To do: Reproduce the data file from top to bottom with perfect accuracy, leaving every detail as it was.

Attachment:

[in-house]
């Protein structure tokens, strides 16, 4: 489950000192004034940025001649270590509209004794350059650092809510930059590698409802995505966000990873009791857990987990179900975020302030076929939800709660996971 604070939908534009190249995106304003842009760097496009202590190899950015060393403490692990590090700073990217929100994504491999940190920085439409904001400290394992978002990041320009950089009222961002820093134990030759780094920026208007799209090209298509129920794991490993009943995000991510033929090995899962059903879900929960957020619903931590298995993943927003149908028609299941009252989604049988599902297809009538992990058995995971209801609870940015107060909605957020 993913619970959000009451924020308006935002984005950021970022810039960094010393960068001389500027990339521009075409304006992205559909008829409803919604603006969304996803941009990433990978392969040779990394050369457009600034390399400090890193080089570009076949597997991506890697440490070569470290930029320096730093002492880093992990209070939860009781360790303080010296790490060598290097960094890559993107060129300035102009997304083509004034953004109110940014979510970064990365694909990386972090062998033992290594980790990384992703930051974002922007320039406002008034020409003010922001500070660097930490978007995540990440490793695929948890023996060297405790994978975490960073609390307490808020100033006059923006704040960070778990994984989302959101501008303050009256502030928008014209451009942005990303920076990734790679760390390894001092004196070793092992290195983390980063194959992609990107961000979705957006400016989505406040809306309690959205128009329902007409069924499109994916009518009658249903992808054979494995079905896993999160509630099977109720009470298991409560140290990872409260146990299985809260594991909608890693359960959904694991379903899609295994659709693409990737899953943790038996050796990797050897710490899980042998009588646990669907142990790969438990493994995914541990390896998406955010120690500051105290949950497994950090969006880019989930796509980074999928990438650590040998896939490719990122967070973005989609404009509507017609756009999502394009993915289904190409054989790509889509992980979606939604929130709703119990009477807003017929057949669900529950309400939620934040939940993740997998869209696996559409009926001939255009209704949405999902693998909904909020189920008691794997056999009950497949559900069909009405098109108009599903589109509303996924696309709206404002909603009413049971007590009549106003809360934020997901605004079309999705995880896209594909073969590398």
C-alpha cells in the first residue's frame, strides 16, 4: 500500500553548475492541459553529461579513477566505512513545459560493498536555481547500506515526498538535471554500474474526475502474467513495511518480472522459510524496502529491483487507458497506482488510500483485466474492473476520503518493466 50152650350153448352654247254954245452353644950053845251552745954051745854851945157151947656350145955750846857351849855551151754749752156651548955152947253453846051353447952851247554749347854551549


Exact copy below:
[in-house]
């Protein structure tokens, strides 16, 4: 489950000192004034940025001649270590509209004794350059650092809510930059590698409802995505966000990873009791857990987990179900975020302030076929939800709660996971 604070939908534009190249995106304003842009760097496009202590190899950015060393403490692990590090700073990217929100994504491999940190920085439409904001400290394992978002990041320009950089009222961002820093134990030759780094920026208007799209090209298509129920794991490993009943995000991510033929090995899962059903879900929960957020619903931590298995993943927003149908028609299941009252989604049988599902297809009538992990058995995971209801609870940015107060909605957020 993913619970959000009451924020308006935002984005950021970022810039960094010393960068001389500027990339521009075409304006992205559909008829409803919604603006969304996803941009990433990978392969040779990394050369457009600034390399400090890193080089570009076949597997991506890697440490070569470290930029320096730093002492880093992990209070939860009781360790303080010296790490060598290097960094890559993107060129300035102009997304083509004034953004109110940014979510970064990365694909990386972090062998033992290594980790990384992703930051974002922007320039406002008034020409003010922001500070660097930490978007995540990440490793695929948890023996060297405790994978975490960073609390307490808020100033006059923006704040960070778990994984989302959101501008303050009256502030928008014209451009942005990303920076990734790679760390390894001092004196070793092992290195983390980063194959992609990107961000979705957006400016989505406040809306309690959205128009329902007409069924499109994916009518009658249903992808054979494995079905896993999160509630099977109720009470298991409560140290990872409260146990299985809260594991909608890693359960959904694991379903899609295994659709693409990737899953943790038996050796990797050897710490899980042998009588646990669907142990790969438990493994995914541990390896998406955010120690500051105290949950497994950090969006880019989930796509980074999928990438650590040998896939490719990122967070973005989609404009509507017609756009999502394009993915289904190409054989790509889509992980979606939604929130709703119990009477807003017929057949669900529950309400939620934040939940993740997998869209696996559409009926001939255009209704949405999902693998909904909020189920008691794997056999009950497949559900069909009405098109108009599903589109509303996924696309709206404002909603009413049971007590009549106003809360934020997901605004079309999705995880896209594909073969590398």
C-alpha cells in the first residue's frame, strides 16, 4: 500500500553548475492541459553529461579513477566505512513545459560493498536555481547500506515526498538535471554500474474526475502474467513495511518480472522459510524496502529491483487507458497506482488510500483485466474492473476520503518493466 50152650350153448352654247254954245452353644950053845251552745954051745854851945157151947656350145955750846857351849855551151754749752156651548955152947253453846051353447952851247554749347854551549